The following commentary originally was sent to Action Alerts PLUS subscribers on Feb. 17, 2016, at 6:20 p.m. ET.
After Wednesday's close, Jack in the Box (JACK) reported severely disappointing fiscal first-quarter results. Its earnings per share of 93 cents missed consensus by 10 cents and its revenues of $470.8 million, while up 0.5% year over year, fell short of consensus expectations of roughly $475 million.
The company also issued downside guidance for fiscal 2016; it sees EPS of $3.50 to 3.63 versus consensus of $3.63 and expects same-store sales to rise 1% to 2% at Jack in the Box company restaurants and to increase 2% to 3% at Qdoba company restaurants.
We see little reason to defend the shares at this point in time after poring through the entire report. There are blatant issues at the operational level and we have no appetite for CEO Lenny Comma's excuse-riddled explanation for the weak results, which he blamed on the aggressive competitive environment.
We always will be transparent with our subscribers and refuse to dig in our heels when we have made a mistake. We clearly made a mistake in this case and misjudged the situation; by every measure, JACK's results, guidance and commentary are indefensible.
We feel misled by Comma's assurances around the strong, sustainable growth trajectory at both of his businesses (Qdoba and Jack in the Box, or JIB). As we reflect on the earnings release, we realize that we should have been more critical and skeptical of management's consistently optimistic commentary around the state of its business. We truly did believe Comma's recent statements in which he confirmed that both businesses were well-positioned to deliver sustainable, 20%-plus annual overall EPS growth starting in 2016.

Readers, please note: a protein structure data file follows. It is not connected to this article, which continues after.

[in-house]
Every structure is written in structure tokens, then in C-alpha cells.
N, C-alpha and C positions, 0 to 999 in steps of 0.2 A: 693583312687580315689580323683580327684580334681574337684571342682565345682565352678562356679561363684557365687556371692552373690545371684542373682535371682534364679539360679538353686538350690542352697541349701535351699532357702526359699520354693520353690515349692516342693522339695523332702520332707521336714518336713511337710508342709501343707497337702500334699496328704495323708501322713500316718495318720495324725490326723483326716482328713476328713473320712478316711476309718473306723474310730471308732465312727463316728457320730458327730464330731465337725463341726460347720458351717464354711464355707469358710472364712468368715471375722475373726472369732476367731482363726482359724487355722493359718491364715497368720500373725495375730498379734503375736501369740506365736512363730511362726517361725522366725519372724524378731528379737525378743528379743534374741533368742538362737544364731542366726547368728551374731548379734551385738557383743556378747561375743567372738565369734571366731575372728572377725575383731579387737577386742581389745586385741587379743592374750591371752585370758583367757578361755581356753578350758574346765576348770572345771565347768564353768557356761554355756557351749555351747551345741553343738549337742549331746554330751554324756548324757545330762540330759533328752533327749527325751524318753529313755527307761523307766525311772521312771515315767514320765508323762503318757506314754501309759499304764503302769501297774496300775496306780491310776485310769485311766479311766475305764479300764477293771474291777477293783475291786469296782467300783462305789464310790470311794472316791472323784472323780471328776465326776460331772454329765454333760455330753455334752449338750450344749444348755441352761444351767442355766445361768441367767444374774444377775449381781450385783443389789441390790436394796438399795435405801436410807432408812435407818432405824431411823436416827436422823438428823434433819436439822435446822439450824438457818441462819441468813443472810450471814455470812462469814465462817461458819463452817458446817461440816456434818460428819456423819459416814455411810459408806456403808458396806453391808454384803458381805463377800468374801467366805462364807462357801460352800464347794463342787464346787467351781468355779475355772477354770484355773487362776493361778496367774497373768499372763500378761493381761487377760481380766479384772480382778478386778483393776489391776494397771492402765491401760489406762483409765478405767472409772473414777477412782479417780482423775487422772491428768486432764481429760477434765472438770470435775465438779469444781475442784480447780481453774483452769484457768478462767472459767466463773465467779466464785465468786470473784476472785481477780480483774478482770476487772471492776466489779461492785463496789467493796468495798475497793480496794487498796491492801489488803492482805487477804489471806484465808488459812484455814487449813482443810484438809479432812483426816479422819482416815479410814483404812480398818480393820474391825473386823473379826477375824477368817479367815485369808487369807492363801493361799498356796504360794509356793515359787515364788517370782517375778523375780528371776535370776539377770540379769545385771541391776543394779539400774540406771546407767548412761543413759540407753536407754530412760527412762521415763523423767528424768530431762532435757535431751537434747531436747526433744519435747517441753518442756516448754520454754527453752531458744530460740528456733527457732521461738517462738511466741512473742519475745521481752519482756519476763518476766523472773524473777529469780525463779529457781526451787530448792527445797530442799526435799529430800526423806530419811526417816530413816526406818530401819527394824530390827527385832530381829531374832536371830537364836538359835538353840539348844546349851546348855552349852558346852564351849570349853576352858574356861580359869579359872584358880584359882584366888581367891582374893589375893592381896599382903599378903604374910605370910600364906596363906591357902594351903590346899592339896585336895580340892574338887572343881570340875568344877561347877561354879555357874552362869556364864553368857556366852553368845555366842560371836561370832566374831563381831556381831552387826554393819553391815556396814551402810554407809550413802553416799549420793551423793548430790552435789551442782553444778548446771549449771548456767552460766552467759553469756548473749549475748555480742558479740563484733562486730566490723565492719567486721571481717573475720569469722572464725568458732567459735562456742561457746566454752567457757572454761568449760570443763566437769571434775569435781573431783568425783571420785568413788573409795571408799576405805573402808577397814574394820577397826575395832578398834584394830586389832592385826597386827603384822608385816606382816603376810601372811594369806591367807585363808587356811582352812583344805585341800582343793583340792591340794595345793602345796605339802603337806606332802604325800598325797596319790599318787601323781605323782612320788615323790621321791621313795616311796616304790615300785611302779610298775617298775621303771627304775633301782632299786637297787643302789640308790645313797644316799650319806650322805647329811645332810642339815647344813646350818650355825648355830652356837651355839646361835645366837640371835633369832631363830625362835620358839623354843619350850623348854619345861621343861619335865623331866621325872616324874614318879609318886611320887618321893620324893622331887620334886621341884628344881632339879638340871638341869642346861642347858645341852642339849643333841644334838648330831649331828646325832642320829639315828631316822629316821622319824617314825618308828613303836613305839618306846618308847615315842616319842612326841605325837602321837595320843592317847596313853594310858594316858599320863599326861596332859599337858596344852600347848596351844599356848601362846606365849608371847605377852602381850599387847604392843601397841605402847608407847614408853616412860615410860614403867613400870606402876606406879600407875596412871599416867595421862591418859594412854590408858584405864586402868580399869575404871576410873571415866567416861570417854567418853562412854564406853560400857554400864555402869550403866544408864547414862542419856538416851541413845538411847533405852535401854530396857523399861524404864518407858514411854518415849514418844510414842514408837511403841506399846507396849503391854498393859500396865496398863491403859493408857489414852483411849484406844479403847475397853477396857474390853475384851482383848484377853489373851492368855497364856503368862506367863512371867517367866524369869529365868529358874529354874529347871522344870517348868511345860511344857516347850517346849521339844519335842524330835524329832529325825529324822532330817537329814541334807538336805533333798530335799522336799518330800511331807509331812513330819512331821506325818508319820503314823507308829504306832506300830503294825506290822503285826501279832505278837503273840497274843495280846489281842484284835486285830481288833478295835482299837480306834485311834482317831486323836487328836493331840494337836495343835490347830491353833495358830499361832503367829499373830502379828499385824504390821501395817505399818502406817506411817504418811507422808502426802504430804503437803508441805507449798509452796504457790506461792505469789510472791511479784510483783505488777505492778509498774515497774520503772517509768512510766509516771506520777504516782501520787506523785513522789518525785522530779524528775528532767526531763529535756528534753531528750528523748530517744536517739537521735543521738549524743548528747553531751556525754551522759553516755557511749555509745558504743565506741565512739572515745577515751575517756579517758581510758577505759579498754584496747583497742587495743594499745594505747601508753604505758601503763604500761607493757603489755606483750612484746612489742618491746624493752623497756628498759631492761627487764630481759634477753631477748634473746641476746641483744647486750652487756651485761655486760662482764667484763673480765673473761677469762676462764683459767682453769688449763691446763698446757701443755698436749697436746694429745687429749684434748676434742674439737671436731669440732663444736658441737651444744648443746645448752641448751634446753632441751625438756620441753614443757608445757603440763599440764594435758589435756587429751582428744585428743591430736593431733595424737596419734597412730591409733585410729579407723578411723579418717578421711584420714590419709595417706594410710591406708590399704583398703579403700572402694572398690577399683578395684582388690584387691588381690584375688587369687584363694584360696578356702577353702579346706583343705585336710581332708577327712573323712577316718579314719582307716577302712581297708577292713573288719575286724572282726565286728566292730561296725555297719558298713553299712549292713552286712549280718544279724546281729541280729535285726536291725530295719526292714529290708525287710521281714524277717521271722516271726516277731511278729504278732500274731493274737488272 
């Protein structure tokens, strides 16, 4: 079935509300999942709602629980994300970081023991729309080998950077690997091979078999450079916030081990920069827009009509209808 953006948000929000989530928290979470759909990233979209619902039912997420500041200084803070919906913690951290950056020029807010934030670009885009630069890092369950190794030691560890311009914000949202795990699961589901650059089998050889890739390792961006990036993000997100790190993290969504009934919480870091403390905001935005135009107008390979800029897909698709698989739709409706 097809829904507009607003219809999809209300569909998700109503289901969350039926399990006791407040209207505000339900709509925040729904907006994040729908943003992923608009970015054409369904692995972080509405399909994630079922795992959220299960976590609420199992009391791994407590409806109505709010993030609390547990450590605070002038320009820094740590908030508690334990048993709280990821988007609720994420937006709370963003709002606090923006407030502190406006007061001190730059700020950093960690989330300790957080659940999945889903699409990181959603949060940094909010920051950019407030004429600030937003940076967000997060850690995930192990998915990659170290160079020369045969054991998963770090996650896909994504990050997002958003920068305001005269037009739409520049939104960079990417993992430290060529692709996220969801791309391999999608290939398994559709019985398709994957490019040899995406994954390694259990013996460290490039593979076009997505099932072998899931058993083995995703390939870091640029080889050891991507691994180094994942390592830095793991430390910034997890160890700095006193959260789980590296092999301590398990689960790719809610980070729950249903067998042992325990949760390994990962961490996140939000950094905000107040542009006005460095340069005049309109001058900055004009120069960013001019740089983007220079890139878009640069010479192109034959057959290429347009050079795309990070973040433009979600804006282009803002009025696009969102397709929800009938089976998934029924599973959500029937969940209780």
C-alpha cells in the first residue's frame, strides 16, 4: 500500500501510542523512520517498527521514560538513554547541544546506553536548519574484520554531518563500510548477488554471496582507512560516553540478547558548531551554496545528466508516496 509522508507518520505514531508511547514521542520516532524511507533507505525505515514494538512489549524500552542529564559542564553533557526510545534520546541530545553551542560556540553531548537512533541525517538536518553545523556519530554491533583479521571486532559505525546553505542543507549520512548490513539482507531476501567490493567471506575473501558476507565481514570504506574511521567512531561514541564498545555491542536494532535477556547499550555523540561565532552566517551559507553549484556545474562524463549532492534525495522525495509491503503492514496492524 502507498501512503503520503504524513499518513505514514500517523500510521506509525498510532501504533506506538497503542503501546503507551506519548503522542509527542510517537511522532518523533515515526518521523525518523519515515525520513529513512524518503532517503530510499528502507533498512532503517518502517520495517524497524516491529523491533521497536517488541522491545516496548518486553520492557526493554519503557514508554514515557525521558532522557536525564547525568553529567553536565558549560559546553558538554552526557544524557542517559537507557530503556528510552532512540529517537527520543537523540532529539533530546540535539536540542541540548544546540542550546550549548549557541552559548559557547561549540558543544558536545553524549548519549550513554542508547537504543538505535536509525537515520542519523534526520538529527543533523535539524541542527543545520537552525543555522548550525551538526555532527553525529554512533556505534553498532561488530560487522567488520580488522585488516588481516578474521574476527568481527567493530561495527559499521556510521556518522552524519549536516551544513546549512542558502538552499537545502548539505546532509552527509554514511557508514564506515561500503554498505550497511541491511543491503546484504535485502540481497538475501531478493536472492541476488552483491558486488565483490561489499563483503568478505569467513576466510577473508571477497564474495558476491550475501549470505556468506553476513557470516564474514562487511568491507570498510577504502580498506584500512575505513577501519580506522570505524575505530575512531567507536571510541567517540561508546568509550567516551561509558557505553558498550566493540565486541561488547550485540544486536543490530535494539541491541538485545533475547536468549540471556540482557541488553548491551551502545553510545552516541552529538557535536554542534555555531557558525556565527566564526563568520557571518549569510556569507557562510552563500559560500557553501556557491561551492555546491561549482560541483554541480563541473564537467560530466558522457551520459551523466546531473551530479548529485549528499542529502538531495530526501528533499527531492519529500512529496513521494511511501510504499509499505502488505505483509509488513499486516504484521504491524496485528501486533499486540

In the release, Comma specifically cited several competitors' aggressive promotions and value offers as the main obstacles preventing his company from reaching its sales targets. In particular, Comma implied that the all-day breakfast launch at McDonald's (MCD) had some impact on JACK's results, especially in the 10:30 a.m.-to-noon time period.
Digging deeper into the release, same-store sales (SSS) at JIB stores came in at 1.4% (up 0.5% at company stores). Average checks actually increased by 3.4% year over year, which indicates that the slower-than-expected SSS growth -- consensus called for 2.1% comps growth overall -- was mainly due to lower-than-expected traffic, which is likely what Comma referred to in his remarks that we mentioned above. We are disappointed by this, as Jack in the Box system same-store sales growth for the quarter lagged the QSR sandwich segment by 2.4% for the comparable period, according to The NPD Group's SalesTrack Weekly for the 16-week time period that ended Jan. 17.
Qdoba SSS increased 1.8% (1.5% at company-owned stores), which outpaced consensus estimates for a 1.2% increase at company-owned stores. The increase at company- owned stores reflected a 1.3% jump in overall transactions.
The bottom line miss is seemingly due, in part, to some nonrecurring items at Qdoba, although that does not excuse the miss by any means. First, the company ramped up its advertising costs in the quarter, driving cost three cents per share higher than the prior year. In addition, there were two cents per share of higher pre-opening costs due to a greater number of store openings and another drag of two cents per share due to new company uniforms and a brandwide conference. We note that JACK has been revamping the Qdoba brand, especially with its store remodeling, so this is in line with the overall company strategy.
Along with the disappointing results, the company also chose inopportune times to repurchase its stock, buying back 1,274,000 shares at an average price of $78.48. This is yet another sign of bad management, and we are left to wonder what the heck executives were thinking when they decided to chase their shares as they witnessed weakening conditions.
We never like to see management blaming poor performance on the actions of their competitors, as we believe it is their own job to implement changes and promotions to combat those pressures. Once management's credibility is lost, it is incredibly difficult to reclaim, at least at any point in the near future. We do not intend to defend shares, and believe the extreme selloff is a proper reflection of how much investors feel misled by management's prior commentary.